Variation in post-traumatic response: the role of trauma type in predicting ICD-11 PTSD and CPTSD symptoms
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The World Health Organization’s 11th revision to the International Classification of Diseases manual (ICD-11) will differentiate between two stress-related disorders: PTSD and Complex PTSD (CPTSD). ICD-11 proposals suggest that trauma exposure which is prolonged and/or repeated, or consists of multiple forms, that also occurs under circumstances where escape from the trauma is difficult or impossible (e.g., childhood abuse) will confer greater risk for CPTSD as compared to PTSD. The primary objective of the current study was to provide an empirical assessment of this proposal.
A stratified, random probability sample of a Danish birth cohort (aged 24) was interviewed by the Danish National Centre for Social Research (N = 2980) in 2008–2009. Data from this interview were used to generate an ICD-11 symptom-based classification of PTSD and CPTSD.
The majority of the sample (87.1%) experienced at least one of eight traumatic events spanning childhood and early adulthood. There was some indication that being female increased the risk for both PTSD and CPTSD classification. Multinomial logistic regression results found that childhood sexual abuse (OR = 4.98) and unemployment status (OR = 4.20) significantly increased risk of CPTSD classification as compared to PTSD. A dose–response relationship was observed between exposure to multiple forms of childhood interpersonal trauma and risk of CPTSD classification, as compared to PTSD.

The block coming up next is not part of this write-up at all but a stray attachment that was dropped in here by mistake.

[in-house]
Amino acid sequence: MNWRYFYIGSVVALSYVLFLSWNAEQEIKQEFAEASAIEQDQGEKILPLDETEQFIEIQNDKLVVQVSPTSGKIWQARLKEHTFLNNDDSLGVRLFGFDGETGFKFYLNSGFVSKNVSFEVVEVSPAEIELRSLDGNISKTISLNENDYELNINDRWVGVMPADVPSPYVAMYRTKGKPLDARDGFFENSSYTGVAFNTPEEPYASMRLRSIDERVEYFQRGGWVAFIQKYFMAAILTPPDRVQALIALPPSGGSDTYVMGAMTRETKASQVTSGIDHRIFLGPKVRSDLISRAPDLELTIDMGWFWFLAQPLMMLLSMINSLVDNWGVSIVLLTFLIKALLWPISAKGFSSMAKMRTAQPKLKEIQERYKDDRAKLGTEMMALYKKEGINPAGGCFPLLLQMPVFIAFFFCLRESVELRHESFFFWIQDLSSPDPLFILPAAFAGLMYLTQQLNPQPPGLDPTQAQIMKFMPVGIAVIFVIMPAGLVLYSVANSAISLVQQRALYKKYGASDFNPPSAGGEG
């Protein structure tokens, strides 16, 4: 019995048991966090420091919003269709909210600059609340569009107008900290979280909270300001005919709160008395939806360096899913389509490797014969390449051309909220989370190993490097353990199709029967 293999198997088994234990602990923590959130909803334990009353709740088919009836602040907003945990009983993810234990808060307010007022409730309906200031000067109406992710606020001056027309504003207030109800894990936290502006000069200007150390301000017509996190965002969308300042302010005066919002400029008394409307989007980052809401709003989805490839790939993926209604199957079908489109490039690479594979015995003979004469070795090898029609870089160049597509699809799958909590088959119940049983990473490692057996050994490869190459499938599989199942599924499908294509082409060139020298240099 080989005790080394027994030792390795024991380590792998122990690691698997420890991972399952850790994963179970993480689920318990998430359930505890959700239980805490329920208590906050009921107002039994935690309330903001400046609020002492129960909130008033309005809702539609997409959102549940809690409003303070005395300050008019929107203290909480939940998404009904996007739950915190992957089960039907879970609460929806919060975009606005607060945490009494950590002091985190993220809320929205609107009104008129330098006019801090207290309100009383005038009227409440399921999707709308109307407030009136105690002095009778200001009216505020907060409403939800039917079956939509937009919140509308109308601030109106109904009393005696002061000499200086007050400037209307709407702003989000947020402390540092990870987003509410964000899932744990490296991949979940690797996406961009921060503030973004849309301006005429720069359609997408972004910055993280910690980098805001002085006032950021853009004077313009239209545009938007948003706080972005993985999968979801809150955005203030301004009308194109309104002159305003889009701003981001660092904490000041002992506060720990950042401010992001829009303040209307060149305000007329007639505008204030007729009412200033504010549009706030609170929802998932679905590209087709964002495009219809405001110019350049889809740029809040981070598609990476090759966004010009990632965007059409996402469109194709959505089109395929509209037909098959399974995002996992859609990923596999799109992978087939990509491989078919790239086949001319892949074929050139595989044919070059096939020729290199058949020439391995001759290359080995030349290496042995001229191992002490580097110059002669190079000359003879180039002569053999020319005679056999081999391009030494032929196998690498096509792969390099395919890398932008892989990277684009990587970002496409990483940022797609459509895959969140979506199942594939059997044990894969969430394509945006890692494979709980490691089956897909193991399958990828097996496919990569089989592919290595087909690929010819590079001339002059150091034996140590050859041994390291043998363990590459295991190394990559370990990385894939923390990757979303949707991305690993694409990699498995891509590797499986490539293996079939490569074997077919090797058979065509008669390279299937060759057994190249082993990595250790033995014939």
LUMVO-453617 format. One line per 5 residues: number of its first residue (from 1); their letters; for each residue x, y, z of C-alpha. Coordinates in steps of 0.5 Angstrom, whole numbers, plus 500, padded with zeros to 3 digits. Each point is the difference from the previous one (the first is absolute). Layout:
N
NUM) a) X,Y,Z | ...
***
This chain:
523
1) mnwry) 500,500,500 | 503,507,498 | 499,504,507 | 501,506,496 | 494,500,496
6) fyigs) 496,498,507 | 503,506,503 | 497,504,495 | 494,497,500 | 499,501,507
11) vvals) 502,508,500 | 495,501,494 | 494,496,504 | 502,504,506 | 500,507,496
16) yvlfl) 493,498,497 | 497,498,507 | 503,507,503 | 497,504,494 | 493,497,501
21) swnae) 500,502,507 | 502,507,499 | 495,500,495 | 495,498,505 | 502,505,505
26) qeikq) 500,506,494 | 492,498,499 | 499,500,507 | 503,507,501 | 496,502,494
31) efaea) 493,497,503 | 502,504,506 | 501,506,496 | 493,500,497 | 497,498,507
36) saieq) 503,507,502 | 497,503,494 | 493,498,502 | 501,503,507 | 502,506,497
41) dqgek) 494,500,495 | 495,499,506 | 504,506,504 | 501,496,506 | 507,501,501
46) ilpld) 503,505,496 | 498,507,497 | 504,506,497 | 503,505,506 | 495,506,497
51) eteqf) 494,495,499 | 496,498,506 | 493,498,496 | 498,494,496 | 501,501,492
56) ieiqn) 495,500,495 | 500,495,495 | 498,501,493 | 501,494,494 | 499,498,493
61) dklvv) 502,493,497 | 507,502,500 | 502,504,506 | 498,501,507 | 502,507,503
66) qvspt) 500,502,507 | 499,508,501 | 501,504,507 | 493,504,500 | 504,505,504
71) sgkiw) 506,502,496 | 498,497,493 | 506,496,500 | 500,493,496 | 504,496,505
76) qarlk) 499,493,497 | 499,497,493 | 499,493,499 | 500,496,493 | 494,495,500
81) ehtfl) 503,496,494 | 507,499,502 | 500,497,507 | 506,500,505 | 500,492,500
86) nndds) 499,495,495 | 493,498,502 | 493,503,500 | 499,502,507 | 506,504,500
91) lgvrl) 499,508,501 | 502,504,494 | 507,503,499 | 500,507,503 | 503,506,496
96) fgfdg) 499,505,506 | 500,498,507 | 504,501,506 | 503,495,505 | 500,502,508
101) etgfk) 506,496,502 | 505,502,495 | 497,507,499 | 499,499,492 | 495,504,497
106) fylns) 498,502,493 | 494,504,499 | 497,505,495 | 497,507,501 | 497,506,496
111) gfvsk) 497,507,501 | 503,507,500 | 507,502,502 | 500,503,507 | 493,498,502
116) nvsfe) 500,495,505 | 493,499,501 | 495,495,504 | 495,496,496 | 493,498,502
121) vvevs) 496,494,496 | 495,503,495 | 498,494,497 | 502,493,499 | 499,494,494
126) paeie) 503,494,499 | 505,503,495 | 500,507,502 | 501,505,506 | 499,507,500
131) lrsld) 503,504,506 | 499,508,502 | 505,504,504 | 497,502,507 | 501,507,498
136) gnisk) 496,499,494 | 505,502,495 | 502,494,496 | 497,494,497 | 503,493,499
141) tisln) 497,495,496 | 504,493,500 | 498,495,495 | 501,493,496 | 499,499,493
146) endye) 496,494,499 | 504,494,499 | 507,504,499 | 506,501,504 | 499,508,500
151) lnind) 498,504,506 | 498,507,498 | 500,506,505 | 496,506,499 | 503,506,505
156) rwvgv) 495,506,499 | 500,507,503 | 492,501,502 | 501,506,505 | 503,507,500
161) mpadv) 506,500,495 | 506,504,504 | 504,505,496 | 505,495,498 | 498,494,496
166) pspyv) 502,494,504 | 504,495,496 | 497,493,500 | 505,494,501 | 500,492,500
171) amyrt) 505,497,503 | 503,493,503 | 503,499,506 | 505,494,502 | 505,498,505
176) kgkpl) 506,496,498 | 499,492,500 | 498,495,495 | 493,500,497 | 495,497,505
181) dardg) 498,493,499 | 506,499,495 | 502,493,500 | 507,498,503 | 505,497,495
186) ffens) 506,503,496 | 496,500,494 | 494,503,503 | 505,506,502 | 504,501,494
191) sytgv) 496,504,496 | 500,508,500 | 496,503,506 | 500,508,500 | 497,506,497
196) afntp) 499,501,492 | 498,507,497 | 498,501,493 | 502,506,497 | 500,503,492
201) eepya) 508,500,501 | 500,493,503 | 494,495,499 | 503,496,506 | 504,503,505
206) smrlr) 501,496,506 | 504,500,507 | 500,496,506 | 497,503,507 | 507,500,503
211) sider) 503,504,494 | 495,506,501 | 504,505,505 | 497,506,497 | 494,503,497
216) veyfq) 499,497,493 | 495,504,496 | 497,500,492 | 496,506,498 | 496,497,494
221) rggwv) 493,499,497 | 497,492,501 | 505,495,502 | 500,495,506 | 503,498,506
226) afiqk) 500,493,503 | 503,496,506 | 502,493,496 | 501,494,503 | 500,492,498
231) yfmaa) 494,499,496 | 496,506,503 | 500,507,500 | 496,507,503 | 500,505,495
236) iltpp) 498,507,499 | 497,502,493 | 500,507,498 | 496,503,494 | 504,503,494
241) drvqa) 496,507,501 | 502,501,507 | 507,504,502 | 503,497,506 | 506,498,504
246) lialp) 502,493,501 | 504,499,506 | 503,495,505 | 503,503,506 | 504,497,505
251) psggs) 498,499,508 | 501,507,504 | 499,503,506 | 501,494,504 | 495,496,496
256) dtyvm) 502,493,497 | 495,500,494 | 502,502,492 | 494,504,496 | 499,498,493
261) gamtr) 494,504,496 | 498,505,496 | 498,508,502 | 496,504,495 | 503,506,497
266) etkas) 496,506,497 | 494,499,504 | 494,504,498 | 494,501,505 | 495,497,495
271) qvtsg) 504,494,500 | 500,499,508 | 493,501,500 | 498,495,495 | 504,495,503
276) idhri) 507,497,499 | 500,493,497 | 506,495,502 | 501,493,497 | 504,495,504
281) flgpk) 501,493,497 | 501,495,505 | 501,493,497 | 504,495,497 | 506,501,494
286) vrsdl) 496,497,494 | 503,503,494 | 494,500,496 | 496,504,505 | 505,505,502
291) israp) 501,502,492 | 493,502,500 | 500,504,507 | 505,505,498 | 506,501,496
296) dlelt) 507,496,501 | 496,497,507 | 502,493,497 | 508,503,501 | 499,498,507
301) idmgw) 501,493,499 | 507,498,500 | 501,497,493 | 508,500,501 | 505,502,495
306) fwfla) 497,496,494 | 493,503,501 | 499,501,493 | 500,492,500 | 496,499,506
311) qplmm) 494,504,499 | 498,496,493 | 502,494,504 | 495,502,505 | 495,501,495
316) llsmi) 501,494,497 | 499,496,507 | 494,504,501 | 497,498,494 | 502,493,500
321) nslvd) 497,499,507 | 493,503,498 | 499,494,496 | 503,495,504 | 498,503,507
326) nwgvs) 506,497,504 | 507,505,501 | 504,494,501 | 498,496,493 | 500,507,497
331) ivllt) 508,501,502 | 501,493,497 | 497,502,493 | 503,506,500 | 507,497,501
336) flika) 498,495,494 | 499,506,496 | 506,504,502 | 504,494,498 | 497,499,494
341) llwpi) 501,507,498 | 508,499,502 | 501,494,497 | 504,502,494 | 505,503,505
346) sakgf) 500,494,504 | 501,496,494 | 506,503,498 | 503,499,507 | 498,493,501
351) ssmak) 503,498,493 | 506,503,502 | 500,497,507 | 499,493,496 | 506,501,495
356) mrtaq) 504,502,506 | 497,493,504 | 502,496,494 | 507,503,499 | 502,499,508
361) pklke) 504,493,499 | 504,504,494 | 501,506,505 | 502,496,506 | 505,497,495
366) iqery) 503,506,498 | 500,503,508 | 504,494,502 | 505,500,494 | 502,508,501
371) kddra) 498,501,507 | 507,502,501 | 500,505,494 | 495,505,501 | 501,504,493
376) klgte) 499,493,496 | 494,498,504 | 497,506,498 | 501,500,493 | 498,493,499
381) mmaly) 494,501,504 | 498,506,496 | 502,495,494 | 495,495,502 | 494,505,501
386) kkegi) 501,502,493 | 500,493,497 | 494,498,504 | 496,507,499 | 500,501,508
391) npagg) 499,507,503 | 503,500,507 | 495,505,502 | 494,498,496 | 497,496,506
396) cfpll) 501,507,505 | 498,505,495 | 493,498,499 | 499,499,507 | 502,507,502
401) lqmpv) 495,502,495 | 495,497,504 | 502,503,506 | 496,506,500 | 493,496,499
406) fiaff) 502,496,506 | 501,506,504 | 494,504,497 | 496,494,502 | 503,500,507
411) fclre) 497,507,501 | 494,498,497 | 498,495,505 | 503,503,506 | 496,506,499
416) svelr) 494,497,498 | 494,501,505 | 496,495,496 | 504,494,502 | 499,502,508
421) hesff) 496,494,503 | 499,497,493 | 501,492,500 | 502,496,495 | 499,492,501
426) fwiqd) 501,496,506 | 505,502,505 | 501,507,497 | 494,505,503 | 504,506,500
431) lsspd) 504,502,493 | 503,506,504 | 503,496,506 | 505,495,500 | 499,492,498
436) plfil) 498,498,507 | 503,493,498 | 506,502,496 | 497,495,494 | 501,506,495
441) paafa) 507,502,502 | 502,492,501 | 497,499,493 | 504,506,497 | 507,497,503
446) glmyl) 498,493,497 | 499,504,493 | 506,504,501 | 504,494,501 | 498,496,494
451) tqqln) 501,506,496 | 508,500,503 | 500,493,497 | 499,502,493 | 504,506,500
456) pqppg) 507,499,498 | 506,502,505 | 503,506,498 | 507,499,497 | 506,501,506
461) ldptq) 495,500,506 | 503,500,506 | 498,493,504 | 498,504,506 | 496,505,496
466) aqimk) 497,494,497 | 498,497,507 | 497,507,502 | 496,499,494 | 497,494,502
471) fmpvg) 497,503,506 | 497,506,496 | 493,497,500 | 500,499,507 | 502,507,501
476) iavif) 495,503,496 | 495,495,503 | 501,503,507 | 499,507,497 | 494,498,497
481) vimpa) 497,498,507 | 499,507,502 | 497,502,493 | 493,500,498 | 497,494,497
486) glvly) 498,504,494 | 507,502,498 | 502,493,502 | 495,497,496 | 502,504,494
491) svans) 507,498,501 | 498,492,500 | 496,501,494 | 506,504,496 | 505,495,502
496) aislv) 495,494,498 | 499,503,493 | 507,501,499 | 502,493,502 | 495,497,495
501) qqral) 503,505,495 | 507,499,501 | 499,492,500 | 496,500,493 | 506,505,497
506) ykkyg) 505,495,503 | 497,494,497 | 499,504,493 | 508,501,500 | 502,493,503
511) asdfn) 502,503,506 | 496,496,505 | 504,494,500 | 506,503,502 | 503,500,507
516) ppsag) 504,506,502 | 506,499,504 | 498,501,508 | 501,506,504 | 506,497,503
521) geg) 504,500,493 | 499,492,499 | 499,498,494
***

Results provide empirical support for the ICD-11 proposals that childhood interpersonal traumatic exposure increases risk of CPTSD symptom development.
KeywordsPosttraumatic stress disorder (PTSD) Complex-PTSD (CPTSD) ICD-11 Childhood trauma Childhood sexual abuse
Compliance with ethical standards
Conflict of interest
Marylène Cloitre participated as a member of the World Health Organization Working Group on the Classification of Disorders Specifically Associated with Stress, reporting to the International Advisory Group for the Revision of ICD-10 Mental and Behavioural Disorders. However, the views expressed reflect the opinions of the author and not necessarily the Working Group or Advisory Group and the content of this article does not represent WHO policy. No conflict of interest associated with other authors.
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